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Feline love found and lost, farewell to our cheese maker, winter beauty on the farm, holiday market

Posted 12/13/2018 11:05pm by Leslie Cooperband or Wes Jarrell.

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Farm News

Don’t tell our dogs, but at heart, I’m a cat person.  Growing up, we were not allowed pets, save for some fish and an occasional “Woolworth” turtle.  This prohibition did not deter us kids from setting clandestine bowls of milk underneath our porch steps for stray cats.  A kaleidoscope of colored cats and kittens came and went from under our house; some became tame enough to let us pet them or, even better, pick them up and cuddle them. For the chosen few who let us into their lives, our greatest thrill was to let them inside the house when our mother wasn’t home. 

In the context of my long history of attraction to stray cats, I spied a lovely Siamese cat hunting in the fields a little over two months ago.  It seemed odd that a Siamese cat would be feral.  Over the ensuing weeks, we would see him hunting in our pasture, and sometimes Blue would be found barking incessantly in the orchard, only to find the Siamese cat high up in an apple tree.  Slowly he/she (we could never get close enough to assess the gender; we’ll go with male for now) made his way into the goat barns; there he found a bountiful supply of mice on which to subsist. He took up residence underneath a junk pile in the kid barn; sometimes Erica would spot him in a feed bunk or taking a stroll through the chicken coop (he never harmed the hens).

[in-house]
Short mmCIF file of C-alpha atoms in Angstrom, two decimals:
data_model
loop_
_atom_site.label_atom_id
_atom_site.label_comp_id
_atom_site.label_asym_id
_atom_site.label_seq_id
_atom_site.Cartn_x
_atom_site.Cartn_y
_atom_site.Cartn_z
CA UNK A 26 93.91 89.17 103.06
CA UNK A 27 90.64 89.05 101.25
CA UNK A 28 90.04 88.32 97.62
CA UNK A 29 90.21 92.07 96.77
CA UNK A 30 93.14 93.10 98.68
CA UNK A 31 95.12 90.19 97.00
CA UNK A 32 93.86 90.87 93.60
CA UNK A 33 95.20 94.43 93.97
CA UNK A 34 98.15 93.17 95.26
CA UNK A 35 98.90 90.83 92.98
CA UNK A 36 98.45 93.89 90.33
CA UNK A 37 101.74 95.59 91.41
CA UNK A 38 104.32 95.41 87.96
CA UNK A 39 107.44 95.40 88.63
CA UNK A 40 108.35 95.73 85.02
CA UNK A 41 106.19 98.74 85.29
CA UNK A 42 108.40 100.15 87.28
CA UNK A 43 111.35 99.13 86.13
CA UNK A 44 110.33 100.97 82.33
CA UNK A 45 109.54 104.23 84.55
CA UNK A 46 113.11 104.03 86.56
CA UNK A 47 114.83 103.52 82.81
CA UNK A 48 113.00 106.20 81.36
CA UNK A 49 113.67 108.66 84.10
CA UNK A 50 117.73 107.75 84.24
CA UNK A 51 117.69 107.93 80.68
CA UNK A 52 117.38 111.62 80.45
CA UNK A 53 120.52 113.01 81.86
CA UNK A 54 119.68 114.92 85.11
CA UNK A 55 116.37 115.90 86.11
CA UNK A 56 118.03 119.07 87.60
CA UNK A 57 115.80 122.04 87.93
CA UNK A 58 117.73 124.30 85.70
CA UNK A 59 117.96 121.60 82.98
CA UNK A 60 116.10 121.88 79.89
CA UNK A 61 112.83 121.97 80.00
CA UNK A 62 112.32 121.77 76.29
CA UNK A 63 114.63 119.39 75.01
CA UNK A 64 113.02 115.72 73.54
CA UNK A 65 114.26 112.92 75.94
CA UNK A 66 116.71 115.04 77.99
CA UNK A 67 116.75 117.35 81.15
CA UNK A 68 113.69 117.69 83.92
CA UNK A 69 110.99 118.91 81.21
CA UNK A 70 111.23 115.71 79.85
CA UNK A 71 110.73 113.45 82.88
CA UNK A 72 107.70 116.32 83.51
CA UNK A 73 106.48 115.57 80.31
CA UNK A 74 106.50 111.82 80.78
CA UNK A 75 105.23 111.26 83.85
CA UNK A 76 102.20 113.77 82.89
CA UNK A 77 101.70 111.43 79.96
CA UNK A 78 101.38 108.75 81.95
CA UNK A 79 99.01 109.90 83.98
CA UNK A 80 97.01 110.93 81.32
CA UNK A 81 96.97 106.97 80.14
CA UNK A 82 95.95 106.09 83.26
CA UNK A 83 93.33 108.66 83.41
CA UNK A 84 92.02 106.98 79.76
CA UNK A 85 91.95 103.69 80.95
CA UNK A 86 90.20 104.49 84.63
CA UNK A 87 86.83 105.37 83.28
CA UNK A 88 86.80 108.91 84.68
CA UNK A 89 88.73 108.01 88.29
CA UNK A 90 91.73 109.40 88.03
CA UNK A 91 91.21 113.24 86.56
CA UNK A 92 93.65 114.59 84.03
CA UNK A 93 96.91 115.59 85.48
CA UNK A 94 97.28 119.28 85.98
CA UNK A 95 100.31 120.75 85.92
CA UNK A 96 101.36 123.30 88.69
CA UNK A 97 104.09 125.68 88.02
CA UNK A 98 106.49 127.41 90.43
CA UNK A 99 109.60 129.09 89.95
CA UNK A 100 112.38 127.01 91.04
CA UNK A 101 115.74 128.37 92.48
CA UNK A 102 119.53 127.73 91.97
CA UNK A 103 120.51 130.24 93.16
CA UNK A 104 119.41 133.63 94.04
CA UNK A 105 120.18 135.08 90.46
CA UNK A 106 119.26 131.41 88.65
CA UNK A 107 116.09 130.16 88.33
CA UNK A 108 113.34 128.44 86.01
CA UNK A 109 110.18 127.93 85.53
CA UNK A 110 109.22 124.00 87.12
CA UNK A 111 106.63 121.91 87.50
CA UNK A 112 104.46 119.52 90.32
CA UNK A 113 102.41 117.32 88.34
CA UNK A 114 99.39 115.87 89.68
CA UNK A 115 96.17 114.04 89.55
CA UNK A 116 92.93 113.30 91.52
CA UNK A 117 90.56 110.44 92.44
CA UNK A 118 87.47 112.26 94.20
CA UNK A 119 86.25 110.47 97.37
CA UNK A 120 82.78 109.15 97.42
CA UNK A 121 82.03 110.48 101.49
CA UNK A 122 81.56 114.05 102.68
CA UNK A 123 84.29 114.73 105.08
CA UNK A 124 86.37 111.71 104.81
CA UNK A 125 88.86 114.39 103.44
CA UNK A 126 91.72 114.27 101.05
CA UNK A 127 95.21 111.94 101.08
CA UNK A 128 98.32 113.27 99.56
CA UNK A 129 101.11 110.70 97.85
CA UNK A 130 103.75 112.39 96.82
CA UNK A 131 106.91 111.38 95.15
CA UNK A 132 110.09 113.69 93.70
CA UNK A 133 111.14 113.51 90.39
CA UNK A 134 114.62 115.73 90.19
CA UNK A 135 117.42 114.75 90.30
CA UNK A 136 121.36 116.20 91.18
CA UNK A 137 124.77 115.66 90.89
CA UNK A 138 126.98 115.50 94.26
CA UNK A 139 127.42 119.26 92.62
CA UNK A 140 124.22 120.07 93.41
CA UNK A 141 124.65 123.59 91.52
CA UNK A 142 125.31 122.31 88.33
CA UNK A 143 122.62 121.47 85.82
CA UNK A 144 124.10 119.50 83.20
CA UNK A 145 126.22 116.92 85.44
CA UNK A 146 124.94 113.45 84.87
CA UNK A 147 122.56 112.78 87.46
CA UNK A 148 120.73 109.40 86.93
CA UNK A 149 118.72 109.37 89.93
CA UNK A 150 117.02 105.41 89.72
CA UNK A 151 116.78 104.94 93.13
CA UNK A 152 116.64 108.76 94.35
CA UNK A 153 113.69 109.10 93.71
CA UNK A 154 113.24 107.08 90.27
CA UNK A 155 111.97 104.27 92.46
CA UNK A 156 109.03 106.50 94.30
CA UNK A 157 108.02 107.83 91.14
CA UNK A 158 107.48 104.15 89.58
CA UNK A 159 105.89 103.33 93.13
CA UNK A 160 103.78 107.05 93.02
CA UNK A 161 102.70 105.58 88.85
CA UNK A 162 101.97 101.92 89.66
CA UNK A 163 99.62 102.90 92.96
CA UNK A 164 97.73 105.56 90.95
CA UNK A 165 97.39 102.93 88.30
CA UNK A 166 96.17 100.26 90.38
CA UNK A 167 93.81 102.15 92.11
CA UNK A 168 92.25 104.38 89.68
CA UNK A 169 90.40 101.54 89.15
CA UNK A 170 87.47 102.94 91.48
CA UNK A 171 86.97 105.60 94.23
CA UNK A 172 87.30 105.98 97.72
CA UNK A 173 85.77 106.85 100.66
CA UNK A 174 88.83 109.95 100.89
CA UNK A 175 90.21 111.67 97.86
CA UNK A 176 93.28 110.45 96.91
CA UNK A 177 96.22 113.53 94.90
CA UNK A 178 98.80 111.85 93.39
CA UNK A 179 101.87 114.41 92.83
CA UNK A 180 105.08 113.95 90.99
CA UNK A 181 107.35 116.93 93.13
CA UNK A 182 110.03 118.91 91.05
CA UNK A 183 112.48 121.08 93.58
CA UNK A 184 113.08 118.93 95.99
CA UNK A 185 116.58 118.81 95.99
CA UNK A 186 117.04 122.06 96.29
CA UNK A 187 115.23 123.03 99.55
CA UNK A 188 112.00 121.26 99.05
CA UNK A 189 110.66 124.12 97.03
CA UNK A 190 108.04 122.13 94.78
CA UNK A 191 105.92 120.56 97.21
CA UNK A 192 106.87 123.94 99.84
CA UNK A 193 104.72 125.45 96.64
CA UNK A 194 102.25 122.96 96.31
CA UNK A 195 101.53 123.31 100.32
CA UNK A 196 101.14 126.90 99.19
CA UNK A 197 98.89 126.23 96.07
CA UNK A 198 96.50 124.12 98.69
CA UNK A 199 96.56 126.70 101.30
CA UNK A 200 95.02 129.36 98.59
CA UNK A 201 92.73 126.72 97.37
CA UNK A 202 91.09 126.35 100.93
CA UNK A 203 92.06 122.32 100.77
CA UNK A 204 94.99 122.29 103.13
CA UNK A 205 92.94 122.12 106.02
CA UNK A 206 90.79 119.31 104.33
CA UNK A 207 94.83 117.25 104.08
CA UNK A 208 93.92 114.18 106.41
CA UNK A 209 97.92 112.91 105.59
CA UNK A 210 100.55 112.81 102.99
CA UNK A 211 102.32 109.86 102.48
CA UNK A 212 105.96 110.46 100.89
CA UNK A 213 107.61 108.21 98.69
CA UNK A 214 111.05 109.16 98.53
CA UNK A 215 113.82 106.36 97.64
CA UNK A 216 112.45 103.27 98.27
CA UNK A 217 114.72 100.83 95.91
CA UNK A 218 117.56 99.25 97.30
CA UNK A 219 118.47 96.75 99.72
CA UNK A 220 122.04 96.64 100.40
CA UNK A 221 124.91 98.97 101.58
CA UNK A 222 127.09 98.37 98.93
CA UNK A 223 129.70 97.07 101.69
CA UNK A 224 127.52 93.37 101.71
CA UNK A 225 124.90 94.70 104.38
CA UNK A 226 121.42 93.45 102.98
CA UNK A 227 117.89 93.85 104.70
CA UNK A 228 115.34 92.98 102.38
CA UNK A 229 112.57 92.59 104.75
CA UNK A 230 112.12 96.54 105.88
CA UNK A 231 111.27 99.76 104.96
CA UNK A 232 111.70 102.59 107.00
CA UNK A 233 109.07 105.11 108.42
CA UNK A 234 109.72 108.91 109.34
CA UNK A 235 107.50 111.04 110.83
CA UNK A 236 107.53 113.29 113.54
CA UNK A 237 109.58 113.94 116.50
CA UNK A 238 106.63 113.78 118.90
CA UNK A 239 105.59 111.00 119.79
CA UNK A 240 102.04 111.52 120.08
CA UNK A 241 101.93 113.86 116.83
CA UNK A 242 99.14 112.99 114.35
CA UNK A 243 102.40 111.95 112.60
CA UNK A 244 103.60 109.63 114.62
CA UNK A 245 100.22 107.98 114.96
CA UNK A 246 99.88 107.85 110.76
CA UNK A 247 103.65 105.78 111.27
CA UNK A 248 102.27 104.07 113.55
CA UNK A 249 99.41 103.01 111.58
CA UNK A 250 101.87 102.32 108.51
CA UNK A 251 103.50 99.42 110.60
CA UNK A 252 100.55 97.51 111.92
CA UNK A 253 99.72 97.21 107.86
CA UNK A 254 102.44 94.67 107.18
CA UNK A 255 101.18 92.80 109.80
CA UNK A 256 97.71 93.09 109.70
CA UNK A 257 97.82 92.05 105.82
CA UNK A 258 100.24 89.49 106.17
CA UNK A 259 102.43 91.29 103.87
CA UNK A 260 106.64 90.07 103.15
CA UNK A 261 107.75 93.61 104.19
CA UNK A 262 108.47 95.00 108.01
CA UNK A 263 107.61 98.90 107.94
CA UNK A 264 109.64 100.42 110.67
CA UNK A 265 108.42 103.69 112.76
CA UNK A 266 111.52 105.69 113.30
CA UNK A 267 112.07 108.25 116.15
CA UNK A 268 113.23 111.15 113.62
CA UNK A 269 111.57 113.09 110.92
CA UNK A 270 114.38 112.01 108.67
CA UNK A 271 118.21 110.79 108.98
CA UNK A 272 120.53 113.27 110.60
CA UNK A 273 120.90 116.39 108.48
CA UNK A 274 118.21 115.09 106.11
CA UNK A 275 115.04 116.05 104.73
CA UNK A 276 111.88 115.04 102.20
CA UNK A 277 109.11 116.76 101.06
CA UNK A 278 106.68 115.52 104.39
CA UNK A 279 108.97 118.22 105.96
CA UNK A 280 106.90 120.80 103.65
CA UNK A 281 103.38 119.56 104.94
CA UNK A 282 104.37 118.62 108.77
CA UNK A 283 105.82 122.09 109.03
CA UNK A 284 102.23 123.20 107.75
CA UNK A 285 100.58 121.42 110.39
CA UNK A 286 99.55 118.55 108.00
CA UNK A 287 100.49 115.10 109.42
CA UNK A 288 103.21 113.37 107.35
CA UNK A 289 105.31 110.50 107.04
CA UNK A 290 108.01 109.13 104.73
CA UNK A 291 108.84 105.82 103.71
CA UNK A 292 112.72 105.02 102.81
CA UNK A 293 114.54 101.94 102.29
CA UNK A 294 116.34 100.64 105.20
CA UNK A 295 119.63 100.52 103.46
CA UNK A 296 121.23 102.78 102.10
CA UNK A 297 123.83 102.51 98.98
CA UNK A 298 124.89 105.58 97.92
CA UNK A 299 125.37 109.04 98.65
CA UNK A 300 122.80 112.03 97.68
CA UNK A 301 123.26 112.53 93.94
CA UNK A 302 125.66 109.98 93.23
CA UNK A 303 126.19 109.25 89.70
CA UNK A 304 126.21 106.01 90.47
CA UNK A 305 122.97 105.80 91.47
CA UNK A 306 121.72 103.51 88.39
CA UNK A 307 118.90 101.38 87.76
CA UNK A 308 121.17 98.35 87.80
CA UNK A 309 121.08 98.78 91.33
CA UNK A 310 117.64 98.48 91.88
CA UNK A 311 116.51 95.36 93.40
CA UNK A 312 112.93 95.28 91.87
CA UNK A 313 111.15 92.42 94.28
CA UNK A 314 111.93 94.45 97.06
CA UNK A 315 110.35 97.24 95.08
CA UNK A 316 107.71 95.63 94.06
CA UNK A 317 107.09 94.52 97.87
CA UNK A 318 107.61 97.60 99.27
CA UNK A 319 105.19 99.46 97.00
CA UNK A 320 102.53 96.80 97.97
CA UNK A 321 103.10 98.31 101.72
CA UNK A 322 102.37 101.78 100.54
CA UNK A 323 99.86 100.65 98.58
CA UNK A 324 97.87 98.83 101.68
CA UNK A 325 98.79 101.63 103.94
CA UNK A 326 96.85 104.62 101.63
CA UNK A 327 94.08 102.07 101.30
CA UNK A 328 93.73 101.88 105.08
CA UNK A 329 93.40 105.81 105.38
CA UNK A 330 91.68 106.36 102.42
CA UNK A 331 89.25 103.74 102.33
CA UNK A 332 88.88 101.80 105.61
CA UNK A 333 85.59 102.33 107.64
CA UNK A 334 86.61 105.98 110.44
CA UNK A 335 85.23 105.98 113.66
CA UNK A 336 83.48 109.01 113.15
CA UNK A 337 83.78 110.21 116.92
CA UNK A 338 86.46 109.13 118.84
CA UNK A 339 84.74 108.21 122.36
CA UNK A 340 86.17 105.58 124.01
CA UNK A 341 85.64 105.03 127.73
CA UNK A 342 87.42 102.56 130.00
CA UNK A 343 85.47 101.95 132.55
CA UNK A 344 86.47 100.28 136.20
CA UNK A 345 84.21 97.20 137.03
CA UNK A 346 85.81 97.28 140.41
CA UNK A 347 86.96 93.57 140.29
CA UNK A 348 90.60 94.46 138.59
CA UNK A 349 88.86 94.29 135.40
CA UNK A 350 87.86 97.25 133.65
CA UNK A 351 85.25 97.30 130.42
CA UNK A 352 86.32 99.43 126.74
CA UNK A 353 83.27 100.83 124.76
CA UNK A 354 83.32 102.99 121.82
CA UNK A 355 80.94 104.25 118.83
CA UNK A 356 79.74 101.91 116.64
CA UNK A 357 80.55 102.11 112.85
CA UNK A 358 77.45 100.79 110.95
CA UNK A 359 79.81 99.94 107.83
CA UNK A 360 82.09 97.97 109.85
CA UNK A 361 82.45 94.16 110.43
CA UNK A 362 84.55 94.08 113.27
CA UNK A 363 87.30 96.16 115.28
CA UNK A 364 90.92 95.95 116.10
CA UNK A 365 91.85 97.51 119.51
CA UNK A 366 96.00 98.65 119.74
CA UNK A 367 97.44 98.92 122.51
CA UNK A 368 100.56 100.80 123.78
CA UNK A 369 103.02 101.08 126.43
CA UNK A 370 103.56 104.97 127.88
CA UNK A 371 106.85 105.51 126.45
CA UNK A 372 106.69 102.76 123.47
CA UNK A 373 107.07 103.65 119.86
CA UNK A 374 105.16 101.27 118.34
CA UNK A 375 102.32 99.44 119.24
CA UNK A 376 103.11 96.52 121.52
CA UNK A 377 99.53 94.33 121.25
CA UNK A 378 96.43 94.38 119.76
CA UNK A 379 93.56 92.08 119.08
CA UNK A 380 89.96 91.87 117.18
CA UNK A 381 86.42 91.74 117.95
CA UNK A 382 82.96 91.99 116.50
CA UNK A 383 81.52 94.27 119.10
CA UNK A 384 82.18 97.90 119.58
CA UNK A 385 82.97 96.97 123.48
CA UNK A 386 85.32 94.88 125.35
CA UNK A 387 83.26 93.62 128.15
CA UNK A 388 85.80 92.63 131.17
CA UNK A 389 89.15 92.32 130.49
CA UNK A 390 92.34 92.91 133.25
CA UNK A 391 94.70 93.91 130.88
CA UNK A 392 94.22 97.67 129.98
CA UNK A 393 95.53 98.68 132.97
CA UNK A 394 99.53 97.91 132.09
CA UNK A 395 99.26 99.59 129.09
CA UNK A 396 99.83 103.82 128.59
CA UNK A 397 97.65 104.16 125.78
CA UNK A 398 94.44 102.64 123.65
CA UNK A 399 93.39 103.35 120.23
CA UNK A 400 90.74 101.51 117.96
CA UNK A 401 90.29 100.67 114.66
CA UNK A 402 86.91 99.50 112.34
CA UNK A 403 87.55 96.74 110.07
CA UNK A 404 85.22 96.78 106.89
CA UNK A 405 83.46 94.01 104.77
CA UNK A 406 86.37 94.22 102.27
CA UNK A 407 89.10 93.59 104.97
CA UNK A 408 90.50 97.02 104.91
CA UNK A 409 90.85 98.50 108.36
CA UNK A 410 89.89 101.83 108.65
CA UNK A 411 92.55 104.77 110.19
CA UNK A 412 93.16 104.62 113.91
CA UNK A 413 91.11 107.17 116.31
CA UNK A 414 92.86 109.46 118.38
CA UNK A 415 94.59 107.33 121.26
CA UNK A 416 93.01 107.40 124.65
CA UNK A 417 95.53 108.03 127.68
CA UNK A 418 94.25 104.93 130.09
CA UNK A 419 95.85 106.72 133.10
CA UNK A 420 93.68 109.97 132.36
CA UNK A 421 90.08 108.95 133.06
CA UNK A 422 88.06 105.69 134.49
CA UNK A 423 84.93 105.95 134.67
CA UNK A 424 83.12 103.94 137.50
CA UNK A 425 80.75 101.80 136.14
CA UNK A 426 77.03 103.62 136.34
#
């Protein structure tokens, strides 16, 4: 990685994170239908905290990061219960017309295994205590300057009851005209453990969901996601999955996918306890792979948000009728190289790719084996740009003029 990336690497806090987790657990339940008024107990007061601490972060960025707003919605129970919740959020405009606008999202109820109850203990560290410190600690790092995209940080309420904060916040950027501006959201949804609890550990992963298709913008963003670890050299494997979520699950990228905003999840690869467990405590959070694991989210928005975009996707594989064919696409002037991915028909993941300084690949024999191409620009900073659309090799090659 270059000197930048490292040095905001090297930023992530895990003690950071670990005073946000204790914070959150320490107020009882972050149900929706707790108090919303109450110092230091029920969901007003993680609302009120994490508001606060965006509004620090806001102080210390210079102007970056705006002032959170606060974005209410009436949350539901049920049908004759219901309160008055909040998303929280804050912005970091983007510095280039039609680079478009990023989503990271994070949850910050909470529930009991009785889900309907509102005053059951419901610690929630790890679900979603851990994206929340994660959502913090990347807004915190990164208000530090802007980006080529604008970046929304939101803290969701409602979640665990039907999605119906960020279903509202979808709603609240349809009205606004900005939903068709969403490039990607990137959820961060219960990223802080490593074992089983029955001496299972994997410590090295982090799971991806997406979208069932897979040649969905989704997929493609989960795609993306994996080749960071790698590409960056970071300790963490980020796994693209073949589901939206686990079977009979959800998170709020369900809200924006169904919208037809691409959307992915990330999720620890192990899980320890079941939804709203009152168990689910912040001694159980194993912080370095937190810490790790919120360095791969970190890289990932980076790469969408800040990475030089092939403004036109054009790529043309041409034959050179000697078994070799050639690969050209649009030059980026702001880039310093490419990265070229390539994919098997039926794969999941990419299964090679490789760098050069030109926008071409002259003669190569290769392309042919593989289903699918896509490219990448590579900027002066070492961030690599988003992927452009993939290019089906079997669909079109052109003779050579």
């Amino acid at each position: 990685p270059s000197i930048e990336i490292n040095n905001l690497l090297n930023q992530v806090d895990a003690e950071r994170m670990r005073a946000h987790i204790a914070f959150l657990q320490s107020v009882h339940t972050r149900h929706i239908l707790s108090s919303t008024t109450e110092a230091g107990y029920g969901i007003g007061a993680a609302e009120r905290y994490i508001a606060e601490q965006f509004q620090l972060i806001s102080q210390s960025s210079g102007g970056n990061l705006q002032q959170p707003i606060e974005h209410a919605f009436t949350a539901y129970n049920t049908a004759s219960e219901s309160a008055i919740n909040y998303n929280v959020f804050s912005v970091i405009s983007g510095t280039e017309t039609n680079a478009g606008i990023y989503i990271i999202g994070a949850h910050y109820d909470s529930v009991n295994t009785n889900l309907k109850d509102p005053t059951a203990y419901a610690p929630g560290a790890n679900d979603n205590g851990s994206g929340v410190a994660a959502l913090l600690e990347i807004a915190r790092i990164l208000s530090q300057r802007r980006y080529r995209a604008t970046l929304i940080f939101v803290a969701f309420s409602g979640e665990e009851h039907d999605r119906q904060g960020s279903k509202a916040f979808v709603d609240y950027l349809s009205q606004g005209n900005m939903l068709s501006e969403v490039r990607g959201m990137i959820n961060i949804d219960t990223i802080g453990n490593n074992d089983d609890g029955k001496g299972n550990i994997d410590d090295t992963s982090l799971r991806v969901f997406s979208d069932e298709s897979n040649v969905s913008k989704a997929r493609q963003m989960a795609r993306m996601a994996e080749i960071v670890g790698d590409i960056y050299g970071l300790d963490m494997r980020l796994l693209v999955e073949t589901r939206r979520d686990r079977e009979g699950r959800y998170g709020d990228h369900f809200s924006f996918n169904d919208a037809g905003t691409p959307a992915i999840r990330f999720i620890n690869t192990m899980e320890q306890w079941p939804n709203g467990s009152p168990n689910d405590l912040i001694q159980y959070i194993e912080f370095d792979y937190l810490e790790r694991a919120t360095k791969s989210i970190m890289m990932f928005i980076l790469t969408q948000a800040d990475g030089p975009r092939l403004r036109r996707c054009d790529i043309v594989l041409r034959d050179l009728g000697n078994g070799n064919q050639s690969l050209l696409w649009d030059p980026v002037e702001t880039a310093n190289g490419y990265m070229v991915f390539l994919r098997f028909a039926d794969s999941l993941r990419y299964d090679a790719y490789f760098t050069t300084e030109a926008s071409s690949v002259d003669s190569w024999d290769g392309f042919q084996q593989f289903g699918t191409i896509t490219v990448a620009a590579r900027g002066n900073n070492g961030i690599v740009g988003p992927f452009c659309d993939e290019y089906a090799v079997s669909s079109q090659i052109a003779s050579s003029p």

He would never let us get close, affirming our suspicions that someone had discarded him some time ago. Then, early on a Saturday morning a couple of weeks ago, we found him hiding inside our barn dining room.  Not sure how he got inside, we attempted to tame the savage beast with a bowl of warm goat milk and some wet cat food.  Hunger overtook fear; he inhaled the milk and the cat food, retreating underneath the furniture if any human came too close.